Dozens Of Independent Films Showcased At Virtual Sundance Festival
NOEL KING, HOST:
The Sundance Film Festival is all virtual this year. More than 70 independent movies are being screened. Some of them were made during the pandemic. Some of them are about the pandemic. Some of them are just a respite from the pandemic. I talked with film critic Kenneth Turan about his favorites.
KENNETH TURAN, BYLINE: I want to start with dramatic films. And there are two films that have kind of a social context. There's a film called "Passing." It stars Tessa Thompson and Ruth Negga. It's set in 1920s in Harlem. It's about two childhood friends who reunite, and one of them is now passing as a white person. And it's about how that influences their relationship, how it influences the kind of whole texture of everyone's life to be passing. It's a really provocative film. It's beautifully done.
The other film, "Judas And The Black Messiah," it's about a real-life event, the killing of Fred Hampton, who was a Black Panther leader in Chicago in 1969 in a police raid. This, again, has very strong acting. Daniel Kaluuya plays Fred Hampton. And - but for me, the film belongs to LaKeith Stanfield, who plays a close associate of Fred Hampton's who betrayed him to the police and the FBI. It's a really provocative story. It's troubling. The film has an eye for dramatic events. I enjoyed it a lot.
KING: And then, of course, Sundance is known for excellent documentaries. What are you seeing there that's of interest? What can't we miss?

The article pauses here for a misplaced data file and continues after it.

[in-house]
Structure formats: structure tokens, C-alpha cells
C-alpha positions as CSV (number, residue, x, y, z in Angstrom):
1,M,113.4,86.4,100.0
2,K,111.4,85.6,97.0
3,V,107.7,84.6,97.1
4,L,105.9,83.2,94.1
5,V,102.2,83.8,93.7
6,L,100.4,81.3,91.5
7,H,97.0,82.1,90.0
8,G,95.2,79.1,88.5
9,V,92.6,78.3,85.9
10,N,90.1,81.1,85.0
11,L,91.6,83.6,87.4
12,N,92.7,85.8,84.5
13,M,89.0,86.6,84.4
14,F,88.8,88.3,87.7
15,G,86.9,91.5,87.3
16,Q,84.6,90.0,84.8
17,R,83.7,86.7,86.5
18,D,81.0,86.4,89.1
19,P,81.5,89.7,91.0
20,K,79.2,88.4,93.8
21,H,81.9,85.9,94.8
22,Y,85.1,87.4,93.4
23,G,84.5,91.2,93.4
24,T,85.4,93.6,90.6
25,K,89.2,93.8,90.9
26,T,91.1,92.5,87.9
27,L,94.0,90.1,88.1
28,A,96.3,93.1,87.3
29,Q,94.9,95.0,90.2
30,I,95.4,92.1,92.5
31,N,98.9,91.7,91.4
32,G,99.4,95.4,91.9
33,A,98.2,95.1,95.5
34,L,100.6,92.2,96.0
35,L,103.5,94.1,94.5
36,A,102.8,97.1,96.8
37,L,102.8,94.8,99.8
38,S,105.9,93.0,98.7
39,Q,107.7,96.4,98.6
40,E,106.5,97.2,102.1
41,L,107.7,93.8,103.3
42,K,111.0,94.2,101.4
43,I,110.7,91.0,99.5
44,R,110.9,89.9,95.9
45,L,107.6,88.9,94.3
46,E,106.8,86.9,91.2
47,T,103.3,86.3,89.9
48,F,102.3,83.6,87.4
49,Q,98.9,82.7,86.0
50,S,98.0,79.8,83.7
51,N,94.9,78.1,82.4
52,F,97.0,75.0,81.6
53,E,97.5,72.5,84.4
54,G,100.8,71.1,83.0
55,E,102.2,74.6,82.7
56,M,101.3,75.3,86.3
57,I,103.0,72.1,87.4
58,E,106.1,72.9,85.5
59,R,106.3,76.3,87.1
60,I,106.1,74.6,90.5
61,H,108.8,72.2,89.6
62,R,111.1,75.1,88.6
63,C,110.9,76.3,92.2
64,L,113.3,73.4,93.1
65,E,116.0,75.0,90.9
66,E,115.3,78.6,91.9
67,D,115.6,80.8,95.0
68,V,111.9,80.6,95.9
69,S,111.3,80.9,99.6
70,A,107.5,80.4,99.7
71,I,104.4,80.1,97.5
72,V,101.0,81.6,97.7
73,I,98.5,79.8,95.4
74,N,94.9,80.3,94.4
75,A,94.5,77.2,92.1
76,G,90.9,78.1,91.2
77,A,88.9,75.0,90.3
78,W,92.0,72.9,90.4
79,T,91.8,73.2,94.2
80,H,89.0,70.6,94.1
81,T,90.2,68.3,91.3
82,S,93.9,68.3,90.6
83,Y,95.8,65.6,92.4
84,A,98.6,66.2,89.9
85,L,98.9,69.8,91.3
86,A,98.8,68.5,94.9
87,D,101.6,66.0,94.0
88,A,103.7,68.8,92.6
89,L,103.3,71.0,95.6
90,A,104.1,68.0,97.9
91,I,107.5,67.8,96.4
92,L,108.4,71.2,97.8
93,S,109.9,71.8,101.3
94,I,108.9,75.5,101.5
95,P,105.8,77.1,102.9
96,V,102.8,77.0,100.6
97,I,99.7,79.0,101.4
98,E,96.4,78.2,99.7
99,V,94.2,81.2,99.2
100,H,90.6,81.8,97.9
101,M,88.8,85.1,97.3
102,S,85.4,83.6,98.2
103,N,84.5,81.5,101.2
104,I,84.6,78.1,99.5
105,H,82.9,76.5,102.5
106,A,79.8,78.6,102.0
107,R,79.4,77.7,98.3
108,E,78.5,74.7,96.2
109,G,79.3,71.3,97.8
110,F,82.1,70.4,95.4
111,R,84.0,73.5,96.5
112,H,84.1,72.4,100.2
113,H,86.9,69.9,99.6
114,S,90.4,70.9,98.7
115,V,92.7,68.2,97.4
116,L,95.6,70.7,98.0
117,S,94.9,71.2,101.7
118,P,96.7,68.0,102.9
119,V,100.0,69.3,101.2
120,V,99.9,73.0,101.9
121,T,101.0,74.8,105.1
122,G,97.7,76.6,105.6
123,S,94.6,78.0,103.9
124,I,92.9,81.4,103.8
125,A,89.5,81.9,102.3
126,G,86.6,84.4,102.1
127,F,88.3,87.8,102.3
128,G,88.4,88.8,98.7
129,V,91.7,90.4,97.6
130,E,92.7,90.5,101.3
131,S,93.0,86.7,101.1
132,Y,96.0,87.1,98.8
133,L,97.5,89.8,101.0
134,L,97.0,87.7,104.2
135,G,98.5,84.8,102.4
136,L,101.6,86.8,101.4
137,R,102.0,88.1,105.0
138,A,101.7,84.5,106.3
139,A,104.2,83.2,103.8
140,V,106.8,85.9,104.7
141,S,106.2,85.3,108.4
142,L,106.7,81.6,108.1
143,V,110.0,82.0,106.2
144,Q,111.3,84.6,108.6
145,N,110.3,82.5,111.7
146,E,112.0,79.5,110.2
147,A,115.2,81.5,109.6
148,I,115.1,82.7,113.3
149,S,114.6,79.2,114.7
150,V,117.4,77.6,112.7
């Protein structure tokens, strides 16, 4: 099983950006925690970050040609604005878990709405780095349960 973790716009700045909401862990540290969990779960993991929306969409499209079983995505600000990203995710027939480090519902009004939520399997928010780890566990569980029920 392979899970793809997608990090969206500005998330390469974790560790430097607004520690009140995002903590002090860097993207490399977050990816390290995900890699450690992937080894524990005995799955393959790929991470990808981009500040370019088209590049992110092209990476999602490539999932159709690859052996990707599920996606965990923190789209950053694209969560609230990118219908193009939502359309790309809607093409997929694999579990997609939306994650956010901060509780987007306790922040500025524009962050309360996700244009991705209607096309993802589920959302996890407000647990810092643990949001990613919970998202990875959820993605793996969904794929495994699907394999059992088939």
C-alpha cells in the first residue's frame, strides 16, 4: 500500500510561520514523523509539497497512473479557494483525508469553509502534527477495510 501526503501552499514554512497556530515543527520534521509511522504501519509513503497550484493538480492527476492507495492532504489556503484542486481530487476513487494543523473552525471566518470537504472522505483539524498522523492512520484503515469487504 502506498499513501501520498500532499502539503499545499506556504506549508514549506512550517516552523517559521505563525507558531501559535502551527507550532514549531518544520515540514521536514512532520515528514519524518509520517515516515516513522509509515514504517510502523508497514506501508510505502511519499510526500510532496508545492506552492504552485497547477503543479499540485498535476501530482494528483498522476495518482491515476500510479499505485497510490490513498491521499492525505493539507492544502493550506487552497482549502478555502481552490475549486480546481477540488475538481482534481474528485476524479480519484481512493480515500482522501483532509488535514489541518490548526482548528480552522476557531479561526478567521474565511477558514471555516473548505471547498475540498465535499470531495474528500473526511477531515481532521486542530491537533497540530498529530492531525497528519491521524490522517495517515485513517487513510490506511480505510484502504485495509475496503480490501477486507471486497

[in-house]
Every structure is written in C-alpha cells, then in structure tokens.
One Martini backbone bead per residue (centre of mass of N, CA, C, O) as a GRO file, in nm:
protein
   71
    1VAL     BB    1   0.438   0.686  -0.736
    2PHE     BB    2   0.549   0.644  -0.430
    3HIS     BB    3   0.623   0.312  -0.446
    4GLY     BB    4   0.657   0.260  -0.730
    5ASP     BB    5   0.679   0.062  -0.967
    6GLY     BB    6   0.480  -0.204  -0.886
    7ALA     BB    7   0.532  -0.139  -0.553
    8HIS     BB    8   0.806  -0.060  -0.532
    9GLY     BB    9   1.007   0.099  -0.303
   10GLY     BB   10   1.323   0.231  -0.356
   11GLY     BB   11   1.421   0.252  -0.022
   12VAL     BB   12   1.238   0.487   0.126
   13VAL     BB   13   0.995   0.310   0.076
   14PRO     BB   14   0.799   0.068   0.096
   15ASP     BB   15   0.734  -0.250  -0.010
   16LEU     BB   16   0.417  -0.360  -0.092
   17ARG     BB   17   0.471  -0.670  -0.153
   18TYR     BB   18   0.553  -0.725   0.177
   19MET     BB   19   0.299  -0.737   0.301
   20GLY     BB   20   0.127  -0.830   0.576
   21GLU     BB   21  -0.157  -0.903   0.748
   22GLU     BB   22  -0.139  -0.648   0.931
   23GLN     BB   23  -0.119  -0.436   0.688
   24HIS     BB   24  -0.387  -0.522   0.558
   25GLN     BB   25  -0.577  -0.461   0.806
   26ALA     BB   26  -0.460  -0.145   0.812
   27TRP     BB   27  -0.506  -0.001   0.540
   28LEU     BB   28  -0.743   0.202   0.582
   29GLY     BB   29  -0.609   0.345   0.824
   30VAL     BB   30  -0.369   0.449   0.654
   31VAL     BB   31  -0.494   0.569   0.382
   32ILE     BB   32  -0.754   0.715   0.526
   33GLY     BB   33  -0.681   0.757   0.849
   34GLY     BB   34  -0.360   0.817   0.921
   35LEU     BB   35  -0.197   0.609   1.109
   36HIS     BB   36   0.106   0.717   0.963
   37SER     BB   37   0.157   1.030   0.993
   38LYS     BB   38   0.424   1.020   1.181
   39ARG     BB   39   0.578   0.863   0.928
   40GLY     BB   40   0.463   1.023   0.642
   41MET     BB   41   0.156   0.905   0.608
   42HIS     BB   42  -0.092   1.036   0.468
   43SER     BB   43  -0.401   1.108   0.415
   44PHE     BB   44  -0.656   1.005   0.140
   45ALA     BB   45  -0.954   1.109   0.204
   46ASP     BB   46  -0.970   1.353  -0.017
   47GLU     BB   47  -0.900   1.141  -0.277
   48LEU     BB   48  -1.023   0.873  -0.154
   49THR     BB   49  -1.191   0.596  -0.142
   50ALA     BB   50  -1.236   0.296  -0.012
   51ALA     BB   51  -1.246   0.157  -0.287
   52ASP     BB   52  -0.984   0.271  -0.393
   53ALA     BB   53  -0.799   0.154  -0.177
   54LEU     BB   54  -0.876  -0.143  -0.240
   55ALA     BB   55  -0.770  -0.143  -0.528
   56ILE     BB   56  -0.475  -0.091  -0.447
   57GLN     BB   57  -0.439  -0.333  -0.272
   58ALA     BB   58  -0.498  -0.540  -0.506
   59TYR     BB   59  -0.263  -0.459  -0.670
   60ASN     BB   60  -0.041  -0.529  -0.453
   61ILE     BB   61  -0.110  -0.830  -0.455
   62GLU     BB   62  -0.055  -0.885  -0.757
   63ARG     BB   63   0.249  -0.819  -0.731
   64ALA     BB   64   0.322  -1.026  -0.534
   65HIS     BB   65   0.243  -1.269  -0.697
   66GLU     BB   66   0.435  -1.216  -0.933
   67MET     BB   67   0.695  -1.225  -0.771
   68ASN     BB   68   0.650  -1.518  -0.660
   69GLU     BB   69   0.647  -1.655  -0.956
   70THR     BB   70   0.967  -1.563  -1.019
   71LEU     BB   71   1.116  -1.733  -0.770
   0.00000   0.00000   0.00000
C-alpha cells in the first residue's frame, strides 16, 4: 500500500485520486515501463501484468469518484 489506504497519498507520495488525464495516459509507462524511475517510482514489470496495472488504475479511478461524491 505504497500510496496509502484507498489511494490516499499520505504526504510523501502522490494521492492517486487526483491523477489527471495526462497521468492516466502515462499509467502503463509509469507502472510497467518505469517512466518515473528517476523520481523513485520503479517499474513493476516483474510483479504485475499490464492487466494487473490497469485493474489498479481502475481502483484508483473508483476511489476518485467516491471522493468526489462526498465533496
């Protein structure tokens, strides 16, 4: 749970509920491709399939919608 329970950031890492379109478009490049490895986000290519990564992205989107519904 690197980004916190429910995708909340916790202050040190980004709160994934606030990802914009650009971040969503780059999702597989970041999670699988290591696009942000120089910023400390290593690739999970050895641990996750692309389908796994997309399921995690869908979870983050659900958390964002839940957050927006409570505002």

TURAN: The one that everyone is talking about is called "Summer Of Soul." This is directed by Questlove. Apparently - and very few people knew about this - in 1969, there was a month of weekend concerts in New York called the Harlem Cultural Festival, and the most astonishing group of singers performed, everyone from Nina Simone to Sly and the Family Stone. Footage of these concerts was - sat unknown in a basement for 50 years. It's been found and, you know, put together into a film. There's a duet between Mavis Staples and Mahalia Jackson doing, you know, the classic gospel song "Precious Lord, Take My Hand." I mean, it just blew me away. It blew the roof off my living room, you know?
KING: You know, Sundance being an independent film festival, you have an opportunity for experimentation. Is there anything particularly notable in the realm of experimental films this year?
TURAN: Well, you know, the film I think that stayed with me the longest is something called "Taming The Garden." I mean, the backstory of this film is bizarre in itself. It turns out that the richest man in Georgia, the former Soviet republic, one of his hobbies is collecting enormous trees. He sends his people throughout the country. They bargain with the owners of these enormous trees. And then crews come in. They remove the trees and take them to a kind of arboreal park that this rich man has put together.
And you see - you know, you watch these trees being uprooted. You hear the villagers who - these trees have been in their lives for generations, and now they're disappearing. What do they feel about it? But also, the surreal element comes in when you see these trees moving. They're often just literally cut out of the ground and put on a raft and floated up the Black Sea. And the sight of these astonishingly old and large trees just floating serenely along the coast of the Black Sea is just - that's a vision I will never forget.
KING: Film critic Kenneth Turan. So it wasn't in person, but it sounds like there were a lot of great films at Sundance this year. Thanks for taking the time. We appreciate it, Ken.
TURAN: Oh, thank you, Noel.
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